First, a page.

Upload & Sell: Off
Though I'm a lawyer in my day job (with a minor in ethics) please note that this does NOT constitute legal advice.
I would highly suggest that you find the estate of the deceased photographer, and contact them to request permission to use the photographs that the photographer worked so hard to create ex nihilo. After all, when your in-laws paid the photographer to take their photos, they weren't simply commissioning the guy's service of capturing their likeness in a 2-D projection on some physical medium. Oh no. What they were actually doing was DONATING money for the PRIVILEGE of working as the photographer's models so that the photographer can create and own the photos and control everything that happens to the photos henceforth.
After all, it takes an UNIMAGINABLE amount of creativity, hardwork, and sacrifice (perhaps even the ultimate sacrifice) to tell some people to pose a certain way, set up some lights, and push the shutter release. If you now simply make a duplicate of these photos (which your in-laws already paid for, and which have no value to ANYONE ELSE BUT THE FAMILY), you are disrespecting the photographer who OWNS those photos. Even if the law says the copyright has elapsed, it would be UNETHICAL to copy those photos.
In fact, I take back what I said previously about requesting permission from the photographer's estate. You should simply contact the estate, inform them of your appreciation of the artistic genious that went into those photographs, and then donate those photos back to the proper ownership of the estate.
After all, that's how it works in all other professions. In Hollywood, the camera operators own the footage to the movies they shoot. Any editing, production, or release must first obtain the blessing of the camera operator. In contracting (for example our recently remodeled bathroom), the contractor owns the actual bathroom. We don't actually get the use the bathroom (even though we paid the contractor to do the work), since the contractor owns it. But each morning we walk by the bathroom door, admire the beautiful work, and go outside to to do our business in a hole in the front yard.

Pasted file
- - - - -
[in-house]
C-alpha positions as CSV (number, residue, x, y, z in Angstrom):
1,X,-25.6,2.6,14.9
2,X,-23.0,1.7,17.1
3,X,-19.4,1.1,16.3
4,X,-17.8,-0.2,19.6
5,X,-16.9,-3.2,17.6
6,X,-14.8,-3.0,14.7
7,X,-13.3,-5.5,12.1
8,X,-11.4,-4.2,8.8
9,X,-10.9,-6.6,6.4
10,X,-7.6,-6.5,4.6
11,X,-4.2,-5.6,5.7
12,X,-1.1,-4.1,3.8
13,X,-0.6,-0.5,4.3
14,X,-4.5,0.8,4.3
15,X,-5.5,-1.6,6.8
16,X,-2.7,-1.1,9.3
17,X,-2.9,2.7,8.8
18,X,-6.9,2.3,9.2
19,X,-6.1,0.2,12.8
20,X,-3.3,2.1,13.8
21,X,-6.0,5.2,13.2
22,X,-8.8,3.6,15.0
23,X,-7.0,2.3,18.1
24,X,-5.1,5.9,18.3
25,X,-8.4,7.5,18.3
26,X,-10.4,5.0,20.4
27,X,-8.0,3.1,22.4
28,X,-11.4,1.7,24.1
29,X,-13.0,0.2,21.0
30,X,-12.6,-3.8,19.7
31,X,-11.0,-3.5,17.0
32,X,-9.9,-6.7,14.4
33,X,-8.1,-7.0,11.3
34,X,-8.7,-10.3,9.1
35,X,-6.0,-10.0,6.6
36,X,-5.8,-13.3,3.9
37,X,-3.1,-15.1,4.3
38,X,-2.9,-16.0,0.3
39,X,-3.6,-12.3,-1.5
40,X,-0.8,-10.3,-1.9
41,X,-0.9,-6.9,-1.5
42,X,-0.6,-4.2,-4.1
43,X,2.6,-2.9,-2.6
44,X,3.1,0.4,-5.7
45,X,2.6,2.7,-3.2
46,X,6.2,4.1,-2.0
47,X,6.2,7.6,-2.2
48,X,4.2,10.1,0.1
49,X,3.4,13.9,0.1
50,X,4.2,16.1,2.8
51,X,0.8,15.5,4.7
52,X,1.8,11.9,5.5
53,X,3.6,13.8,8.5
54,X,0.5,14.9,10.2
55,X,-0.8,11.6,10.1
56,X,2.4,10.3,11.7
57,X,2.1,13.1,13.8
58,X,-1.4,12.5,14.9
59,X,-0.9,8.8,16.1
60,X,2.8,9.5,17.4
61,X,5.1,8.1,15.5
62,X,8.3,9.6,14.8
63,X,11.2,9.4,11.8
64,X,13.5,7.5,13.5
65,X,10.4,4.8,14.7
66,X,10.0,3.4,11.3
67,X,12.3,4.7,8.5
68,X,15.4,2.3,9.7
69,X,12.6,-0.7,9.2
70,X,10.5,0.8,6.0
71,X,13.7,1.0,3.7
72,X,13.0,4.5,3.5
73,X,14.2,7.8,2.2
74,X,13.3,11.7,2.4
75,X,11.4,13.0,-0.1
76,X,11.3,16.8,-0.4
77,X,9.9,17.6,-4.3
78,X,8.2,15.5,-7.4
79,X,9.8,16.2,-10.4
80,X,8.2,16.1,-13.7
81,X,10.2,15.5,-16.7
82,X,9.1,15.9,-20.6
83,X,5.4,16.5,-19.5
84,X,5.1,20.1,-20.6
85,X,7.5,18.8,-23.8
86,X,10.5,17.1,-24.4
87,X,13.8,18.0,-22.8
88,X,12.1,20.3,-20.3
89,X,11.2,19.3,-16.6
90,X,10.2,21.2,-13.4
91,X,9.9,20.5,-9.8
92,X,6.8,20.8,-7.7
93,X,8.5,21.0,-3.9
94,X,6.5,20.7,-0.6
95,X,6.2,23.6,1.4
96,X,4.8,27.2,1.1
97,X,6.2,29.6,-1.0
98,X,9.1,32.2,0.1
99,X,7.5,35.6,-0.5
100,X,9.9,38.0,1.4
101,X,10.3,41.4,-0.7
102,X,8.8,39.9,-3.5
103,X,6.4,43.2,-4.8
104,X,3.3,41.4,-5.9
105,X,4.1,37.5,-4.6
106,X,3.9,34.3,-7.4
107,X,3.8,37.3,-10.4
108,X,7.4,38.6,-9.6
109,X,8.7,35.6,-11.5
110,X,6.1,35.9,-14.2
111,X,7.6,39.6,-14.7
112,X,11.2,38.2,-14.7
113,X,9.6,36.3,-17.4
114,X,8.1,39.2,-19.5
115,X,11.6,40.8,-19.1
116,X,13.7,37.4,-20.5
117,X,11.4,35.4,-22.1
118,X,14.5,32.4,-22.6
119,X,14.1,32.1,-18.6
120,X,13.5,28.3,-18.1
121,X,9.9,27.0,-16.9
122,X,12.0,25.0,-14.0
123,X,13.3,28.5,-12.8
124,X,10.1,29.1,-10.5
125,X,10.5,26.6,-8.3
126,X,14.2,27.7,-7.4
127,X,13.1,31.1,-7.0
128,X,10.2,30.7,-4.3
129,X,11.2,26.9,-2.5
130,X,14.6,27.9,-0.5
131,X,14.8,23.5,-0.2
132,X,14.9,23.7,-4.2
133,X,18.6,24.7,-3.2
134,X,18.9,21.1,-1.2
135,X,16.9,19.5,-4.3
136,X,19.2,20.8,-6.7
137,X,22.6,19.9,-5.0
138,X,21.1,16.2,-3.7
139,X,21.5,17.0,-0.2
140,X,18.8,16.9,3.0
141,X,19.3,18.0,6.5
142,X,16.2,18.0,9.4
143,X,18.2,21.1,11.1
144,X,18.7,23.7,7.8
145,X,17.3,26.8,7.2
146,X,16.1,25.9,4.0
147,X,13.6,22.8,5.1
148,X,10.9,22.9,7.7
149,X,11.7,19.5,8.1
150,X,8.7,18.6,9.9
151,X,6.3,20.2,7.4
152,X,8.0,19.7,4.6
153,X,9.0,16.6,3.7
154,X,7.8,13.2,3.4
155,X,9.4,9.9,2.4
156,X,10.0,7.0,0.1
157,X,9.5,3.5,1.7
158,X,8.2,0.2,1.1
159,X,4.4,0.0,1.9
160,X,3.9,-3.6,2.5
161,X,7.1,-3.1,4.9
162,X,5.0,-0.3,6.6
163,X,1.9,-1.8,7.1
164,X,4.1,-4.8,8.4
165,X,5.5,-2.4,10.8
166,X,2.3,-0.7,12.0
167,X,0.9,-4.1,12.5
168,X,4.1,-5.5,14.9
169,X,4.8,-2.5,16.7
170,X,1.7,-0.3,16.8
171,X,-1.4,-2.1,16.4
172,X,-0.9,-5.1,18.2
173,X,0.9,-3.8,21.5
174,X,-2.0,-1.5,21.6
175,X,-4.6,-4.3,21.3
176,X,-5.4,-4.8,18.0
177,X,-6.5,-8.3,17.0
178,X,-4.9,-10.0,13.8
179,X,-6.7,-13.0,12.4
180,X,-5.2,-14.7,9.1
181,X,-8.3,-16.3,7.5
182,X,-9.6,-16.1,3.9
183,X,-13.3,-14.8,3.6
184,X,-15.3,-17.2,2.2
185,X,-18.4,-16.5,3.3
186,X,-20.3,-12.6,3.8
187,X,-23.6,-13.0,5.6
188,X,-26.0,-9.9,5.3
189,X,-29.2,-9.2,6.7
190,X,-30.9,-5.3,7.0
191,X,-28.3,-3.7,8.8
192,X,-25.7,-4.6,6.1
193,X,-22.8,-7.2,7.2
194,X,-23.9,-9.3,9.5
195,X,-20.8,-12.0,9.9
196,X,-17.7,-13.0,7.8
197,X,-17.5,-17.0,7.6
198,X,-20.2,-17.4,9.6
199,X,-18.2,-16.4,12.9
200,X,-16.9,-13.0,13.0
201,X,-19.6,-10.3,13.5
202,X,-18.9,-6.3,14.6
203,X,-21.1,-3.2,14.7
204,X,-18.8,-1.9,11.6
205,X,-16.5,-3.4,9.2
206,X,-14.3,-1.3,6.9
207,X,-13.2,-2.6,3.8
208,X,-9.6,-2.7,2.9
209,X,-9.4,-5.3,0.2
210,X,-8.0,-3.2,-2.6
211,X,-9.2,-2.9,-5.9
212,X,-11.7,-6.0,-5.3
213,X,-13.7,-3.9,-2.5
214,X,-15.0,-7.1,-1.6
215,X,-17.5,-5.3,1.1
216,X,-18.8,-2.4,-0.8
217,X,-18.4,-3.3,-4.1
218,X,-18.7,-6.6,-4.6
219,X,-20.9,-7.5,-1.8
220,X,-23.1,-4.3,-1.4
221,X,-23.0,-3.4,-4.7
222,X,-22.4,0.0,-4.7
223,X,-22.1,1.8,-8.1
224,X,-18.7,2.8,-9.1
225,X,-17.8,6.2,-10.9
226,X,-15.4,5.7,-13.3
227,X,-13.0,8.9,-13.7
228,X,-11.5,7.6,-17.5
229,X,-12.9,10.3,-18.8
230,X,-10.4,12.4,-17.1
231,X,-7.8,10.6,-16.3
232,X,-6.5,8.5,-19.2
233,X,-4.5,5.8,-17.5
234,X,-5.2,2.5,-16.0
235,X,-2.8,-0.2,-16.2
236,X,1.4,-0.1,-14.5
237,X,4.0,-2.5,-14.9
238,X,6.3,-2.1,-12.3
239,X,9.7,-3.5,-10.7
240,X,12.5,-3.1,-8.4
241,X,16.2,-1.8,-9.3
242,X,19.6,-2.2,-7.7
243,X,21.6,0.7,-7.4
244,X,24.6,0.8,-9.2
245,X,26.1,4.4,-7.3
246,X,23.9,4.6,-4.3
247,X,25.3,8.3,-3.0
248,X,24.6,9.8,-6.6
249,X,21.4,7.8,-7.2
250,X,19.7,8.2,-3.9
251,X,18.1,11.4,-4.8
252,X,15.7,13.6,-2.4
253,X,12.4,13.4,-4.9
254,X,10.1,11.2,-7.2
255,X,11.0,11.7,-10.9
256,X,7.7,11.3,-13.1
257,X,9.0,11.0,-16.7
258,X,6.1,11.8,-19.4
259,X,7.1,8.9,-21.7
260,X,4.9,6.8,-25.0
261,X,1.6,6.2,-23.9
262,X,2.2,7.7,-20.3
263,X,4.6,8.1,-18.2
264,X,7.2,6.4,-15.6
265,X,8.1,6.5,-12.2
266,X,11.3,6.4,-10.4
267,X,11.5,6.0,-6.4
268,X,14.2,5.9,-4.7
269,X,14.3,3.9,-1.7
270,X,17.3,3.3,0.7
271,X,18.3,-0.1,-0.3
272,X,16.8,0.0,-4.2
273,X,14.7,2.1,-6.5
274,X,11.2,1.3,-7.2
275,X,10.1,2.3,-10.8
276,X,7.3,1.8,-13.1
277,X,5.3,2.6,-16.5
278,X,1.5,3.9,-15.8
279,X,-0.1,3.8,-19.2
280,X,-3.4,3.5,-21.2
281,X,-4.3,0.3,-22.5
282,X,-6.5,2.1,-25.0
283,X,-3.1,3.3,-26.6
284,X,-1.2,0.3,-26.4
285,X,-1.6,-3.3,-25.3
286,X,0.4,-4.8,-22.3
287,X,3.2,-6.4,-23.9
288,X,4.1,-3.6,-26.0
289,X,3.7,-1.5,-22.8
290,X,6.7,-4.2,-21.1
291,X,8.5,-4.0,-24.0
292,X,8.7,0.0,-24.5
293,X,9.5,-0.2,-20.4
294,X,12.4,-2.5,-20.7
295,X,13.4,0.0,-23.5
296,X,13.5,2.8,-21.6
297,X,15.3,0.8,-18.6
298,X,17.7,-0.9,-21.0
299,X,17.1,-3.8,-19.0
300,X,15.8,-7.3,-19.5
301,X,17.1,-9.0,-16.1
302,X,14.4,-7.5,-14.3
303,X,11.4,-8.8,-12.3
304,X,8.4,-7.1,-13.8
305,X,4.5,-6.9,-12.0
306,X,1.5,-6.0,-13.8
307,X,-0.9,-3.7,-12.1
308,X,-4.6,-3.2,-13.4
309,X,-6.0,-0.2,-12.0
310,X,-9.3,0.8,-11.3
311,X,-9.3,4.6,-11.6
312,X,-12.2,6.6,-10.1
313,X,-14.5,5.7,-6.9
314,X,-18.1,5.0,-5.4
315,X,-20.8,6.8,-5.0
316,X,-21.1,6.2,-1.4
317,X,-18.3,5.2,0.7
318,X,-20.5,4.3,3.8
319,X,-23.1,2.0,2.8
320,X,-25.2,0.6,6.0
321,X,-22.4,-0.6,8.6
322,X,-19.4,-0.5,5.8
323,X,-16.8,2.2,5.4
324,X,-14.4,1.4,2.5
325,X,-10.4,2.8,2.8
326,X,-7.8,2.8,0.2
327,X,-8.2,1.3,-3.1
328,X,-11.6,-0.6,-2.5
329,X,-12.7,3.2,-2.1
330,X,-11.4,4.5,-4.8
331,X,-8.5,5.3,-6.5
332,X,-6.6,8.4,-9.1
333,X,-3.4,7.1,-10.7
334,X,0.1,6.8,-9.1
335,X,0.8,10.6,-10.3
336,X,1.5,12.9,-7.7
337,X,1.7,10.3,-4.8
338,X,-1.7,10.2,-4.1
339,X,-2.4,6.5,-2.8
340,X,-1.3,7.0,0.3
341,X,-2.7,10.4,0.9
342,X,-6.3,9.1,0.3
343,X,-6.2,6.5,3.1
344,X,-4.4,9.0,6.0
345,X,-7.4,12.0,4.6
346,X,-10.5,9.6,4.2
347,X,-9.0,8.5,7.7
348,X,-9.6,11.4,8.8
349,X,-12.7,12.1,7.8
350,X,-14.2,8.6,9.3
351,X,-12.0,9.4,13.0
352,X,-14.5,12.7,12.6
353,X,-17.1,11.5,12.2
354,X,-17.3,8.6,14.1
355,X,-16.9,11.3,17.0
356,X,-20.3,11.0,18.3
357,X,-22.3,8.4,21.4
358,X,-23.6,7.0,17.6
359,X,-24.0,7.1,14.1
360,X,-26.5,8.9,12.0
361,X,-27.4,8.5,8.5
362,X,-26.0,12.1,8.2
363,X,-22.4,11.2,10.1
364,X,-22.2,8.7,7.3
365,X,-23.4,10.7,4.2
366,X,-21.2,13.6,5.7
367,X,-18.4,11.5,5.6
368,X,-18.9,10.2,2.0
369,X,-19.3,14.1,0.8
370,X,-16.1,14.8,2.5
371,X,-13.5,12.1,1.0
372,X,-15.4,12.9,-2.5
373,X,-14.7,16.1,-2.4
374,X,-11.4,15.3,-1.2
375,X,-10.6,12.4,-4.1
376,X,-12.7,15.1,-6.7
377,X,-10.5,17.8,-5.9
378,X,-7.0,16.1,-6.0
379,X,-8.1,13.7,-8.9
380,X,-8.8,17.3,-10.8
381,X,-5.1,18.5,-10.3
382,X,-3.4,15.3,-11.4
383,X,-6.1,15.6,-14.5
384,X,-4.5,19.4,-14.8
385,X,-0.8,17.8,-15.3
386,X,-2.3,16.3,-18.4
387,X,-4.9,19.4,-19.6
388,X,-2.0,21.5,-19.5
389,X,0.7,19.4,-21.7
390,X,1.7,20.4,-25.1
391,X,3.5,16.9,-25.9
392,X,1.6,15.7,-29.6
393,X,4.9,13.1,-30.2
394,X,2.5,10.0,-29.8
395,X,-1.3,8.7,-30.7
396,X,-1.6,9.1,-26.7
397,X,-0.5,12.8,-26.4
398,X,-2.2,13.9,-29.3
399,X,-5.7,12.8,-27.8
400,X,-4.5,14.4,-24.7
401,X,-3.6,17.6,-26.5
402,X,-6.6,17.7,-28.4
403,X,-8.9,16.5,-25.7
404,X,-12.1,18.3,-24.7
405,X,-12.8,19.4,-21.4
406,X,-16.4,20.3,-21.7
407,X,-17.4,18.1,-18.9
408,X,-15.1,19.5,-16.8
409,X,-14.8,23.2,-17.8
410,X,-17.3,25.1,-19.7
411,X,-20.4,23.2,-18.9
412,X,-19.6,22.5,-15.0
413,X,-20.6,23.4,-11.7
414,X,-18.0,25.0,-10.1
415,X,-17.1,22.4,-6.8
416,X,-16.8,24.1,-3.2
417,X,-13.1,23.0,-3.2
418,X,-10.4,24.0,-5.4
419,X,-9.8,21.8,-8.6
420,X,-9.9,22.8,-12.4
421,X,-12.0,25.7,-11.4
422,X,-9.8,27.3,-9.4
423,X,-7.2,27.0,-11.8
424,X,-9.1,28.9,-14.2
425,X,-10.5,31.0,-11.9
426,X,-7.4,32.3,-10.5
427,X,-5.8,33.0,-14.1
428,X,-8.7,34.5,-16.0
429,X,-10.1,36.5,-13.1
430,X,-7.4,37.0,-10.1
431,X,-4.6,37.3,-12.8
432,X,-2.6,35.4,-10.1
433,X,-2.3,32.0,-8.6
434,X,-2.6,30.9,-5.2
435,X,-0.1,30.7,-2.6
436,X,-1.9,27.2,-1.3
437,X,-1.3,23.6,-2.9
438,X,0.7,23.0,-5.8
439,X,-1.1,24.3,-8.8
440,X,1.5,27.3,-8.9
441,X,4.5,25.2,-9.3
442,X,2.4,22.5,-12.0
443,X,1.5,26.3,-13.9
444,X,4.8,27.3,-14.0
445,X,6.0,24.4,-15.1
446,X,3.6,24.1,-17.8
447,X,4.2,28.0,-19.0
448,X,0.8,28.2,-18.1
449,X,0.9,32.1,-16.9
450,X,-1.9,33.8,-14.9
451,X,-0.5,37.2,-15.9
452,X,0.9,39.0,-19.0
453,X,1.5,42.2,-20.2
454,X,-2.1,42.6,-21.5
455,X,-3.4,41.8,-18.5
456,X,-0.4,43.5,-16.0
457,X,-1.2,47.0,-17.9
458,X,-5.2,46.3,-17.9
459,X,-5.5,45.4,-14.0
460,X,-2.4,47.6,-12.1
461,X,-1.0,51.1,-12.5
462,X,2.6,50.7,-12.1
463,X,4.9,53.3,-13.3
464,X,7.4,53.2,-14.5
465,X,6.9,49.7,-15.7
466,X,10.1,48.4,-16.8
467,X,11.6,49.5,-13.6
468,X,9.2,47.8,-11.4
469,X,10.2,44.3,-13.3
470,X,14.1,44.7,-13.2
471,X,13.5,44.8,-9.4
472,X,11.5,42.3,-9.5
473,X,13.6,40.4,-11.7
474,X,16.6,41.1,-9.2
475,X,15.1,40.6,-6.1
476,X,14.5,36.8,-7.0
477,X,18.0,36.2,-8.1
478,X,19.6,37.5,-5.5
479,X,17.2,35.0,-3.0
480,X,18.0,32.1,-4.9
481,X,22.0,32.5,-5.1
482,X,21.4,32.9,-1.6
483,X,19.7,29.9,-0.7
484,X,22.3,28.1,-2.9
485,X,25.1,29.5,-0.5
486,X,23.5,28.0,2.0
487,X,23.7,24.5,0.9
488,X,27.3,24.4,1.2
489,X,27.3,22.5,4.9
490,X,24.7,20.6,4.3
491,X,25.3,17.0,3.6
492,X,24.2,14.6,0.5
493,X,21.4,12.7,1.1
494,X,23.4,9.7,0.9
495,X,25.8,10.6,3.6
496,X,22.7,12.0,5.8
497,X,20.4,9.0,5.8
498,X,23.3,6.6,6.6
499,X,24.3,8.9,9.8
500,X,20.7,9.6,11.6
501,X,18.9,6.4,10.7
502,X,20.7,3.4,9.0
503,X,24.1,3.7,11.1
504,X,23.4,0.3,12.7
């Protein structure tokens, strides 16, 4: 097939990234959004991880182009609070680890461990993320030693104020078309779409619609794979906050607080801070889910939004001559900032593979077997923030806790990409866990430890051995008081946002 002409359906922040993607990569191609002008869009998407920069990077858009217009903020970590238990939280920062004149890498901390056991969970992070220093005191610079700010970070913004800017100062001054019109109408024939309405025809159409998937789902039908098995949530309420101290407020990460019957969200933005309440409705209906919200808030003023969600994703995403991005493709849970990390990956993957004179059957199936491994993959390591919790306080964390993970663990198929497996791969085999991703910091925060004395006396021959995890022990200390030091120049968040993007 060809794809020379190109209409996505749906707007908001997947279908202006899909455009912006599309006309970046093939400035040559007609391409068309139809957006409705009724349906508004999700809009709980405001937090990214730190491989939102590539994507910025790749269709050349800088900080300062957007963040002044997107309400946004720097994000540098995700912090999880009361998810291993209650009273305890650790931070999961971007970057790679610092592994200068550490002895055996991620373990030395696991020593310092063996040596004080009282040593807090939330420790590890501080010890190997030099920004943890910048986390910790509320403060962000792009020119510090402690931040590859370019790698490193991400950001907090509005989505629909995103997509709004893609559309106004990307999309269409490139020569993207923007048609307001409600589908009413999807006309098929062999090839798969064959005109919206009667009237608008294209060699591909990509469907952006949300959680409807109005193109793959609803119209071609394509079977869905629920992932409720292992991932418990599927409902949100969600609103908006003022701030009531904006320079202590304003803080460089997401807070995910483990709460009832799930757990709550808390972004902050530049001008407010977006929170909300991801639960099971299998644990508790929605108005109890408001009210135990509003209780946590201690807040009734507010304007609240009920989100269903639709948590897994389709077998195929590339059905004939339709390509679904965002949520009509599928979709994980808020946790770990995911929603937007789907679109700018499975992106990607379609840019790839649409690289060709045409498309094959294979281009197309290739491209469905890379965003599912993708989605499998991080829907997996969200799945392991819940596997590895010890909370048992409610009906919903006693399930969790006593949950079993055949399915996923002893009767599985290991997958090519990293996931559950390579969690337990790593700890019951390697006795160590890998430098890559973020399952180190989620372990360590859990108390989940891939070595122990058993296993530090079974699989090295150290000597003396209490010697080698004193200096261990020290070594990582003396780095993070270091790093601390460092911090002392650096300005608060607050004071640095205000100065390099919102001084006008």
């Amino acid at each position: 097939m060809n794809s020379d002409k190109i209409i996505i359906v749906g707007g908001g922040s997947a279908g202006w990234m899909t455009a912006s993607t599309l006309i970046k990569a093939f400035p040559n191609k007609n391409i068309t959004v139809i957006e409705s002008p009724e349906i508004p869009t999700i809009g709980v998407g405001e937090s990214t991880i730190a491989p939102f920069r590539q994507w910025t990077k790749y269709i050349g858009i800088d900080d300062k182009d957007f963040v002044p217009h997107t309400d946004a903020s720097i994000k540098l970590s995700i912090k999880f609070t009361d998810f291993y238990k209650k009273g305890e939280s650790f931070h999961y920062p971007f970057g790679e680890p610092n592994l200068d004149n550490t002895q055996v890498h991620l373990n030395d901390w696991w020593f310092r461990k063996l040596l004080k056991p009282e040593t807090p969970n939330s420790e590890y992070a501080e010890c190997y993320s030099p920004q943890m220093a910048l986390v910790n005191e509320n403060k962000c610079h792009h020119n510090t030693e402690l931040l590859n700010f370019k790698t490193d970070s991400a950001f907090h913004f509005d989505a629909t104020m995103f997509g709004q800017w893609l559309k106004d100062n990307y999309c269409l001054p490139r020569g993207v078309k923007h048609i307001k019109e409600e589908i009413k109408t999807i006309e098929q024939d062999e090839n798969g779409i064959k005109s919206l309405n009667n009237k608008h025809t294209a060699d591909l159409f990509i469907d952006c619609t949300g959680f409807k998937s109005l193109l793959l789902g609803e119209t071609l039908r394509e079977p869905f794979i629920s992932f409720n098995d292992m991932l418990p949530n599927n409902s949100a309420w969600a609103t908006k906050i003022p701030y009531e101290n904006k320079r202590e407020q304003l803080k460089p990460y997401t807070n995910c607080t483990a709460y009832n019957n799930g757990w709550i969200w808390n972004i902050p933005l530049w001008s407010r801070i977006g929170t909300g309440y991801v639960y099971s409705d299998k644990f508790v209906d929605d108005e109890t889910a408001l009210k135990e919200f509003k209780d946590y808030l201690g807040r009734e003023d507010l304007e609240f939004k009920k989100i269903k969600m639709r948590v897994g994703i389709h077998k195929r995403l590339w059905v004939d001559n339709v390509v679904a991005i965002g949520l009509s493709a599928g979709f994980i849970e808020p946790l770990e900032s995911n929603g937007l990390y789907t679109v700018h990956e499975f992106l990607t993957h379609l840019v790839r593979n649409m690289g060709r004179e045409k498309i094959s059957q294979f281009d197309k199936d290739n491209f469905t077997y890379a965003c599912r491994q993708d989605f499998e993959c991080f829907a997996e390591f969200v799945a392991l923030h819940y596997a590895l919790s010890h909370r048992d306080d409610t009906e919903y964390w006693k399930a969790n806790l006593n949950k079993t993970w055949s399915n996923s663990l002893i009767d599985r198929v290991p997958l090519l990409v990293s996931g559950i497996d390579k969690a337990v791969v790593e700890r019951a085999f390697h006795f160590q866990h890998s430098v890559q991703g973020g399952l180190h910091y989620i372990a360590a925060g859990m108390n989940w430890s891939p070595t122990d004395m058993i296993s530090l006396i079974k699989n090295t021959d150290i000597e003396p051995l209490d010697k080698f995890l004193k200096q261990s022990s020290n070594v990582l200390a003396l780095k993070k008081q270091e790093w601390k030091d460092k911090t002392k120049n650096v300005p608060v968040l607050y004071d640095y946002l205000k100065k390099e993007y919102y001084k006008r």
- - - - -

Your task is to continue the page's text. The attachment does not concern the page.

This is the standard in all other industries, so why is it some people think they own the photos that they paid the photographer to take? An outrage.
In my business model, I actually charge clients by "the look". What I mean is they incur a fee each time they LOOK at my image. Brides love this concept, since they actually save money in the long run. However, I've found that some people are sneaking around my ownership of their wedding photos by not actually looking at the photo, but by simply THINKING about it. As anyone with any knowledge of brain physiology knows, just thinking about something actually generates a low resolution residual image in the visual cortex. That sounds like COPYRIGHT INFRINGEMENT to me. I'm now currently working on a way of being able to detect, and thereby charge for, the thinking of any of my images. I'm pretty close.
Can you imagine a world where people actually OWN the things they pay for? That would be utter anarchy. Owning a home? Outrage! Everyone knows that real estate and homes should properly belong to the bankers; people shouldonly be allowed to rent. We're not quite there yet, but we'll get there soon (and get rid of these evil concepts of "free" and "sharing").